Keynesianism therefore sits only uncomfortably within the liberal tradition. “The closer liberalism comes to laissez-faire purity, the more likely it is to implode” (p.171). Hegel describes how free trade and commerce produce processes requiring “regulation to bring it back to the universal, and to moderate and shorten the duration of those dangerous convulsions to which its collisions give rise, and which should return to equilibrium by a process of unconscious necessity” (quoted on p.166). Amongst other things, Keynesianism therefore rejects the “logic behind modern liberal democracies’ institutionalized neglect of injustice in favour of endless fretting over the legitimacy of the means by which it might be redressed” (p.188). Mann interprets this neglect as the product of an unfortunate Kantian victory according to which questions of who shall be free are superseded by questions of how; of “acceptable paths from unfreedom to freedom” (p.187). In a sense, Keynesianism becomes a more consistent liberalism, rejecting this supersession, by practical conservative questions of acceptable means, over liberalism’s substantive questions.
The project then is anti-conservative. “Any honest engagement with Hegel discovers a consistent opponent of absolutism and a critic of existing political structures” (p.135). Even Hegel’s later writing includes a “sharp critique of the politics of its moment” (p.137). “To say … that Hegel’s thoughts on political and political economic matters are shaped by the revolution more than anything else is also to say that the rabble, as actor and spectre, haunts his every word in the Philosophy of Right” (157). At the same time Keynesianism is neither socialistic or reformist. To see Keynes himself as a socialist is “idiotic”, the alternative reality of the Tea Party and the Daily Telegraph (p.64). Just as “Hegel refuses the revolutionary critique” (p.173), so too the “General Theory unwittingly reasserts the Hegelian analysis of revolution that drove Marx crazy: that it is no longer necessary, or at least will no longer work” (p.79-80). Moreover, to label Keynesianism reformist would imply a mediation between reaction and revolution. Instead it is an overcoming or sublation of the opposition between bourgeois stability and radical terror (p.115). What we have is a “gradualist revolution without revolution” (p.171).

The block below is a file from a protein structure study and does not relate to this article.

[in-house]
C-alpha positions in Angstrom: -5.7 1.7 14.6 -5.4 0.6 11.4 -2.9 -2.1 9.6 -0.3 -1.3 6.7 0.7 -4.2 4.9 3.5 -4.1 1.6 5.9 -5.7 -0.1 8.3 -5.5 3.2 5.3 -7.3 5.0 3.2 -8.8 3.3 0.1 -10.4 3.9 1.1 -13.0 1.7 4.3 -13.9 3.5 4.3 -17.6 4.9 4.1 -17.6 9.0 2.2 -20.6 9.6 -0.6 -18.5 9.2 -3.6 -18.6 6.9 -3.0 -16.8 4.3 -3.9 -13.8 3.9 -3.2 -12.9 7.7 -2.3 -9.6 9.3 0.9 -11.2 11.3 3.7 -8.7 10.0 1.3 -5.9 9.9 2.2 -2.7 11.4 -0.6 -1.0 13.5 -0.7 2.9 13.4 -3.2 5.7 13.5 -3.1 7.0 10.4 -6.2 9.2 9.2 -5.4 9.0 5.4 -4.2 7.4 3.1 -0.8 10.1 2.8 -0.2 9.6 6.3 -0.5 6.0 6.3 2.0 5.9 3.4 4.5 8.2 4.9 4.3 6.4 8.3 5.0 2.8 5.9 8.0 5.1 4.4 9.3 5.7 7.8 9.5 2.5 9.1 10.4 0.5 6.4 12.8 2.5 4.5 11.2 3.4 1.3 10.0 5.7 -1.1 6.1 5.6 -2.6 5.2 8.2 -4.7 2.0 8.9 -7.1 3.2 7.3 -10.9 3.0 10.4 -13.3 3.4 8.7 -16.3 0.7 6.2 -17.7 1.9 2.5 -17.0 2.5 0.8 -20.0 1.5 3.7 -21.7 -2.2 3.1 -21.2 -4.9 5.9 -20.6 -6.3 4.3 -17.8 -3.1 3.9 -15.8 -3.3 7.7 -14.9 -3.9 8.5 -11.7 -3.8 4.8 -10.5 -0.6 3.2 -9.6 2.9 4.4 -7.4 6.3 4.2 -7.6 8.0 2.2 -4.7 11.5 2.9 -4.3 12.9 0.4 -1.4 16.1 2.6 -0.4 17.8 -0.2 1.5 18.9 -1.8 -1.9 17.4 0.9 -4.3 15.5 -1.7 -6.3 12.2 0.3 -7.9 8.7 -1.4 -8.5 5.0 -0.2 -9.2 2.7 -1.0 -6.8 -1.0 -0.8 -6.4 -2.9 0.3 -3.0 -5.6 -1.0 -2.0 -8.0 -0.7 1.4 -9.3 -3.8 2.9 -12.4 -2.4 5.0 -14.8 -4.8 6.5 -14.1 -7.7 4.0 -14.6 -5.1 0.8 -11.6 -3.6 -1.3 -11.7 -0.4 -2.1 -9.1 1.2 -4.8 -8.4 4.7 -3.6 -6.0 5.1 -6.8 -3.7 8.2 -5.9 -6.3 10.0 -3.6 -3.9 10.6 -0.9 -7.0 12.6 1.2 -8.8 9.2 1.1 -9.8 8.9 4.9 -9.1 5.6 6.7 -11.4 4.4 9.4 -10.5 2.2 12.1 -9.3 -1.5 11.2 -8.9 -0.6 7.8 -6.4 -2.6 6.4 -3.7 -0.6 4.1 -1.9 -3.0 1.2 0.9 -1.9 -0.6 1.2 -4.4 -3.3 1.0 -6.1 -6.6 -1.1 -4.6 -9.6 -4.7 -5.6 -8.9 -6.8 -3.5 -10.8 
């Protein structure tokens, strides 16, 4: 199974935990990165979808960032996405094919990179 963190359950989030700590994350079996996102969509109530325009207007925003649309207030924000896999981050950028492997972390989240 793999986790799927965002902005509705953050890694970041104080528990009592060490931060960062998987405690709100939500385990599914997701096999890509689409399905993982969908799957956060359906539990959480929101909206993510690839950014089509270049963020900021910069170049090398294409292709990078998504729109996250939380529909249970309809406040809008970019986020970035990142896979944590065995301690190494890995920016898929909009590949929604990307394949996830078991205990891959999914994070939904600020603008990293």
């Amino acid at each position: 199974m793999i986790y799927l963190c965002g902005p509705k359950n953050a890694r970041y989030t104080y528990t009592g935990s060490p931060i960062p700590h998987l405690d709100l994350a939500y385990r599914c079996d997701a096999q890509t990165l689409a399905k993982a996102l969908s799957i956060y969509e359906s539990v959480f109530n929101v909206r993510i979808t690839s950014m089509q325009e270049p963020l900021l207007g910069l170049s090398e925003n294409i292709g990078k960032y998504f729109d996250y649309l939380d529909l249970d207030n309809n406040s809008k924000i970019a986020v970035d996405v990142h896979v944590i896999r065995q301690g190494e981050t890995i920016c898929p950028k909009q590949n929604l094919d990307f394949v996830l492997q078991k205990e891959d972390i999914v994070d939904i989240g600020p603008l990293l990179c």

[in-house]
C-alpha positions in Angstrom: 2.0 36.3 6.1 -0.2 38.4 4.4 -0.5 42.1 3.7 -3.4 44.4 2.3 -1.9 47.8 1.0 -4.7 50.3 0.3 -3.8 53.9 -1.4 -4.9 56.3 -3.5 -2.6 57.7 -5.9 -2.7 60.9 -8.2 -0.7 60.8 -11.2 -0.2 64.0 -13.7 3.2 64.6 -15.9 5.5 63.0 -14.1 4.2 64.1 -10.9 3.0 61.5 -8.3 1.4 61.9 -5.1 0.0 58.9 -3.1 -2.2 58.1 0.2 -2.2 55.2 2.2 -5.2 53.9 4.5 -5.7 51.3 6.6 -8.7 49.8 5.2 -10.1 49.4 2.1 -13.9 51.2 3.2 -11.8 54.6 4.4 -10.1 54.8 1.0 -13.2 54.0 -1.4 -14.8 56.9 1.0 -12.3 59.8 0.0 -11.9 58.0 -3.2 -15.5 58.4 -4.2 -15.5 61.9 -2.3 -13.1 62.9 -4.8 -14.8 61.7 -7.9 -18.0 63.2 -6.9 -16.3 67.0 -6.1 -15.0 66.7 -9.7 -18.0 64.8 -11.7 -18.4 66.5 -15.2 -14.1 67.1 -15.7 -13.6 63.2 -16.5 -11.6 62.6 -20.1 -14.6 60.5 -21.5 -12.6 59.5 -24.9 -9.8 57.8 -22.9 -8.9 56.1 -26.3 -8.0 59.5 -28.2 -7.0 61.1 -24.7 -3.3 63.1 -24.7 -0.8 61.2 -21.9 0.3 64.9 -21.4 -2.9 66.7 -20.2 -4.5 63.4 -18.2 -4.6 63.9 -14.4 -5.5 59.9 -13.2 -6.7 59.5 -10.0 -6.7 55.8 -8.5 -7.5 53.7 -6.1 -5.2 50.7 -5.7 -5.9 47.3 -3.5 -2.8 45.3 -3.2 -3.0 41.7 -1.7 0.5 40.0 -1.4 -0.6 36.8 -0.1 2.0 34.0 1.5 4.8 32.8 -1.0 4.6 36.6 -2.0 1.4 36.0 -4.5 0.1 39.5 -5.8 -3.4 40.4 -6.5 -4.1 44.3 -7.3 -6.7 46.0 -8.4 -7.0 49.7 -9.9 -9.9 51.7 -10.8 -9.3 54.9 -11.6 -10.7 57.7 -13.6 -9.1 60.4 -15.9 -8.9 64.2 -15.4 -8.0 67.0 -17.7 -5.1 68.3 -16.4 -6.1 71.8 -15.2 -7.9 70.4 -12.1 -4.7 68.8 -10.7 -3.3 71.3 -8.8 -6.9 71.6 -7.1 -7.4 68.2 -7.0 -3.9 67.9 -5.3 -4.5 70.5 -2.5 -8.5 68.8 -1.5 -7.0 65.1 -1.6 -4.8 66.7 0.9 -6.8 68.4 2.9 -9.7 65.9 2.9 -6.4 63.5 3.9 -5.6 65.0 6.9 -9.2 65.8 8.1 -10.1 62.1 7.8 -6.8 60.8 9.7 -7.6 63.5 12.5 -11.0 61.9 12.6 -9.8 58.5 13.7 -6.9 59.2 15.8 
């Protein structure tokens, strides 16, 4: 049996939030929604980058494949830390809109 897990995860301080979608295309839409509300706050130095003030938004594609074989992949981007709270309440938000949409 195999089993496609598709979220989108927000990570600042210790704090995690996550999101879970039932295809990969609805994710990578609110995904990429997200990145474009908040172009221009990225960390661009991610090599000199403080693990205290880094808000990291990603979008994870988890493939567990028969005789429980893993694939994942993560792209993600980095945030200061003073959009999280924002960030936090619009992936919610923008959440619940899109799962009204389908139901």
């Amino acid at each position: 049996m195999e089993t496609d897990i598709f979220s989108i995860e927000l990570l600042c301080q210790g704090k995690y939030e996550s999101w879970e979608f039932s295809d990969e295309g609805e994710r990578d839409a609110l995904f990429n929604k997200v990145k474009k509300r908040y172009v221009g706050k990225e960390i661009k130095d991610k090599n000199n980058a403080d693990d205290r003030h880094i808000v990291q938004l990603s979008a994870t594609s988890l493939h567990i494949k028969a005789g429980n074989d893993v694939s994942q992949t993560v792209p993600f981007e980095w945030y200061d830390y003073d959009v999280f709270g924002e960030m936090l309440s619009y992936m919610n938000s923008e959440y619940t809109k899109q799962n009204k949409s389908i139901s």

Only after more than 200 pages do we arrive at Mann’s account of Keynes’s economic ideas. He nevertheless insists that a “generous and detailed engagement with The General Theory is of course essential to this account” (p.x). Mann’s 39-page summary largely succeeds. Such are the controversies around Keynes that it is always possible to quibble over details but Mann particularly provides an excellent account of the multiplier and the fragile relationship between consumption and investment, and expectations of these (p.246-247). Rightly, in my opinion, he also describes Keynes’s stress on unemployment as a specifically equilibrium phenomenon (p.243).
Mann goes on to provide useful discussions of innovations by more or less loyal followers of Keynes with chapters centred respectively on Kalecki, on the neoclassical synthesis and the New Keynesians, and on Piketty. One significant quibble here is that in the second of these Mann provides an unusually clear discussion of Hicks’s famous IS/LM diagram and its derivation, but frustratingly little on its implications. I doubt the uninitiated reader could deduce Hicks’s argument of there being Keynesian and “classical” sections. It seems worth recalling, in this context, that Keynes himself accepted that if conditions of full employment could be achieved, the mainstream view would come into its own. Of course, how we get to such a happy state is the big question.
Hegel offers us a universal class, who’s “capacity to undertake this role is attributable to political economy, the science of modern government” (p181). What is required is the “peaceful ‘disorganization of civil society’, … under the guise of a much wiser, more pragmatic and experienced ‘hommes d’état’” (p.173). Keynes never attempts to address the epistemological issues raised by his invocations of the need for state intervention. As Galbraith puts it of Keynes’s faith: “[p]artly it was the normal human hope that salvation might somehow be found in magic, sorcery or witchcraft as these are revealed to experts” (1995: 285). At times, Mann appears to share the optimism, maintaining that Keynesianism shares a “modern liberal commitment to individual liberty” (p.53) and that the “revolution without revolution, is realizable if reason prevails … if the state organizes investment–plans it, not undertakes it or mandates it” (p.277).